Data center capacity will ramp up in 2021

Bernd Hoogkamp, Telia Carrier

Europe’s four leading data center markets (London, Amsterdam, Frankfurt, Paris) are expected to see 415 megawatts of capacity coming online in 2021, a 22.5% increase over the previous year’s total supply. This year of record growth is forecasted to be followed by two more of similar magnitude, with 370 and 440 megawatts coming online in 2022 and 2023, respectively (all figures CBRE Data Centre Solutions, Q4 2020).

These remarkable figures are hardly coincidental. As we emerge from the global pandemic, enterprises are poised for acceleration in digital transformations and the related adoption of cloud technologies – driving high demand for data center resources. That is, after all, where compute and storage resources for applications, data, and content are located. In the years to come – in the new, cloud-based, application-centric world emerging from the COVID-19 related disruption – access to that data and that processing power will become even more of a business-critical challenge than it is already today.

All these dynamics make high-capacity enterprise WAN networks essential to business survival – and underscore the importance of their reliability, scale and deterministic performance. Corporate data centers need to talk to each other – to share data and content, and provide back-ups for redundancy. High-speed connectivity services enable the transit of those assets over any distance – from across town to ultra-long trans-oceanic links, and everything in-between. With a fast, reliable connection in place, physically separate corporate data centers can easily share resources and balance workloads.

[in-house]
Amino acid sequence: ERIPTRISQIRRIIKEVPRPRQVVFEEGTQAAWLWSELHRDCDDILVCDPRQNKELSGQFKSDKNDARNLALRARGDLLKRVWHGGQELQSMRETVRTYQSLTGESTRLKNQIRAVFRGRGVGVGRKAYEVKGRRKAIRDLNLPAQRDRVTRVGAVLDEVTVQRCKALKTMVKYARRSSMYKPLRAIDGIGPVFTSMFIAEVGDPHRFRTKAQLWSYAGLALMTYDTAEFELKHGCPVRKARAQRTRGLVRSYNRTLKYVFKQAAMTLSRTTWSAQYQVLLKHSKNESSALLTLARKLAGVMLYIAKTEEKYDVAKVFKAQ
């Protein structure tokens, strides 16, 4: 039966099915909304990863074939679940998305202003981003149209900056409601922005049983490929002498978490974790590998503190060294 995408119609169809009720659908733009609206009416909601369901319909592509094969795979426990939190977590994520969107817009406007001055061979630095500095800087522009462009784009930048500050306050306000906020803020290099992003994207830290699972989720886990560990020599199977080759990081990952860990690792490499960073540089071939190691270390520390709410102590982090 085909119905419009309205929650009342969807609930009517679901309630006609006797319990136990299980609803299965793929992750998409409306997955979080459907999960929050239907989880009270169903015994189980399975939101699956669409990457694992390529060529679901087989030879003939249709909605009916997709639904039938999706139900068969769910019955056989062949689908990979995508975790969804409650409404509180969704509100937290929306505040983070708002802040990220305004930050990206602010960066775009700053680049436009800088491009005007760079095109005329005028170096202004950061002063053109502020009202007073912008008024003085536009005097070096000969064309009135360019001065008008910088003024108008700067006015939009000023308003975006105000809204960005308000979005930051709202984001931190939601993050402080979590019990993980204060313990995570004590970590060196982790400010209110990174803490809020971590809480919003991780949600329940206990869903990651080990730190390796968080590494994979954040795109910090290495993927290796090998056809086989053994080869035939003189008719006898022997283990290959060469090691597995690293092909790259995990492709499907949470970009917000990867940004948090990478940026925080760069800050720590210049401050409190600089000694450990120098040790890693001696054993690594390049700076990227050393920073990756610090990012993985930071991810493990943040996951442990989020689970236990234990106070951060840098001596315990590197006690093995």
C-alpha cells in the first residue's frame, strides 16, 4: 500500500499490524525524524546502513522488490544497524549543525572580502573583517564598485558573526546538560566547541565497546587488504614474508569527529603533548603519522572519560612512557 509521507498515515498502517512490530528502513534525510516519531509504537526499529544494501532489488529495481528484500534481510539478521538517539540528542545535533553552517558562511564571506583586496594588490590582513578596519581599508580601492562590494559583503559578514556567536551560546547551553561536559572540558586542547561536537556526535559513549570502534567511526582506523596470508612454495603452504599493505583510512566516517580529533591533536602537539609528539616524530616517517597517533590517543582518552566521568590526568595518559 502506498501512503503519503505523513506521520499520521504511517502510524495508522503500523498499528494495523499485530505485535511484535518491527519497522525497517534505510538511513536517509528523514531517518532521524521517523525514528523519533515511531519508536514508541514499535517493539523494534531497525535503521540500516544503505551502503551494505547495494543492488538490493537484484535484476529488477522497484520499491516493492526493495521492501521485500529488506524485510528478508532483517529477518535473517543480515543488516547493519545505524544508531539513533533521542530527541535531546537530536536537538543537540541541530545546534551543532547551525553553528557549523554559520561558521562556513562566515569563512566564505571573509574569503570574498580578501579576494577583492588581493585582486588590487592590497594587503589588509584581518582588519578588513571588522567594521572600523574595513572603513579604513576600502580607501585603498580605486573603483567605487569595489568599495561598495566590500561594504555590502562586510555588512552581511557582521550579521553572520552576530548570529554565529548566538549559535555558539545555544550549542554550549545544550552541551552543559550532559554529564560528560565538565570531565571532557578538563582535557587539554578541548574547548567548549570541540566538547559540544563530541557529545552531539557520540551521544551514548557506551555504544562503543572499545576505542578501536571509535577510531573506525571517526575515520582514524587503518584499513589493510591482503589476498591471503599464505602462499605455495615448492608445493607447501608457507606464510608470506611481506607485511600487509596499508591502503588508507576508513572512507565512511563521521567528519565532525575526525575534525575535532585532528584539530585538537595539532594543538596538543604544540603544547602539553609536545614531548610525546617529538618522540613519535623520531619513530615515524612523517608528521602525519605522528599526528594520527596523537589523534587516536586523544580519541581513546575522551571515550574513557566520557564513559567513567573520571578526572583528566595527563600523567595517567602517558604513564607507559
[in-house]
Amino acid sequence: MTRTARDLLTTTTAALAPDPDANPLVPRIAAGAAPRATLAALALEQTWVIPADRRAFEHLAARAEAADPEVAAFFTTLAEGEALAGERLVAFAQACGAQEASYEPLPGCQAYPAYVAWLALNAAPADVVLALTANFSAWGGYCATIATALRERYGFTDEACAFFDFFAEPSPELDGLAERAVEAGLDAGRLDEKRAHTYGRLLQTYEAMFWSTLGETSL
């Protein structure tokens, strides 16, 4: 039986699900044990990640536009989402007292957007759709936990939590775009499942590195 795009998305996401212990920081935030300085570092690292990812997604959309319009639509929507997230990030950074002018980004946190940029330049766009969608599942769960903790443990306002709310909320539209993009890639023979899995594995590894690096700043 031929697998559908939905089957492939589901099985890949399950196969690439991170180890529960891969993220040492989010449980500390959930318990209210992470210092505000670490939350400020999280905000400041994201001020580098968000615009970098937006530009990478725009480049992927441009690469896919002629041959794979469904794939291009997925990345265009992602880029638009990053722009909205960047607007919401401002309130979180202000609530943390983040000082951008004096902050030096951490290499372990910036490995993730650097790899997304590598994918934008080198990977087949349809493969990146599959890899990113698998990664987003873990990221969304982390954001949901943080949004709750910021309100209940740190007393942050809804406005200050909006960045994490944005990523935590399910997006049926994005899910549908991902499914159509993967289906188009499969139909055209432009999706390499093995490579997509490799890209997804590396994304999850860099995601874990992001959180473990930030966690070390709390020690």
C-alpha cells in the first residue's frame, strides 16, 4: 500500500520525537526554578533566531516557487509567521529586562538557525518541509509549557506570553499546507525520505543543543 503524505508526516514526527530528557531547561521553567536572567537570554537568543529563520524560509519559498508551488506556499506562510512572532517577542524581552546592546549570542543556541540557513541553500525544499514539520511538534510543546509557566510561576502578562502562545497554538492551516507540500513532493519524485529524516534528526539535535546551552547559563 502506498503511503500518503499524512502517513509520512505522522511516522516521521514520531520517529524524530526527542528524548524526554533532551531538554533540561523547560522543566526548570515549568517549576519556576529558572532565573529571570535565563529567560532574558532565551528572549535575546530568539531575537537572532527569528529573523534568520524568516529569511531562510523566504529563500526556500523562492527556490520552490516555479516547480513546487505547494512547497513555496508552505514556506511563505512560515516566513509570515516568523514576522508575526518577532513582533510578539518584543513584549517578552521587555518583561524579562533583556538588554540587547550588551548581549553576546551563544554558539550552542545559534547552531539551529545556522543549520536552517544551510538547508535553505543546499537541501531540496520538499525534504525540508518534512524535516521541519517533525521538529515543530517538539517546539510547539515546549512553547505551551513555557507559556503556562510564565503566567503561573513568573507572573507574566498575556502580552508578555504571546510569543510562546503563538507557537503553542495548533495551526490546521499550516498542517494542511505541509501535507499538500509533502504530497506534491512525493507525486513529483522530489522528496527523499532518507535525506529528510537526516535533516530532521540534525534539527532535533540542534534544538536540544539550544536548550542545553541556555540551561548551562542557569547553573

An additional, and increasingly significant aspect playing into this context is sustainability. While data centers have a positive environmental role to play – through the digital ecosystems they facilitate – they are also major contributors to the global carbon footprint, reportedly emitting as much CO2 as the airline industry. As sustainability climbs up corporate agendas, enterprises will increasingly move their data to data center facilities powered by renewable energy sources, which may be further away from company locations. This further raises the importance of the corporate WAN, and especially how predictably high-capacity links perform. Our recent study suggests that the sustainability angle is already a major are of consideration, with 95% of enterprises saying they would pay more to secure a sustainable supplier of network services.

A robust enterprise WAN and connectivity strategy must ensure a safe, quick route for your most important data. In this context, optical services have emerged as a mission-critical resource, simply too important to fail. When building your end-to-end WAN strategy, three themes come to the fore as the most important aspects from the high-performance perspective: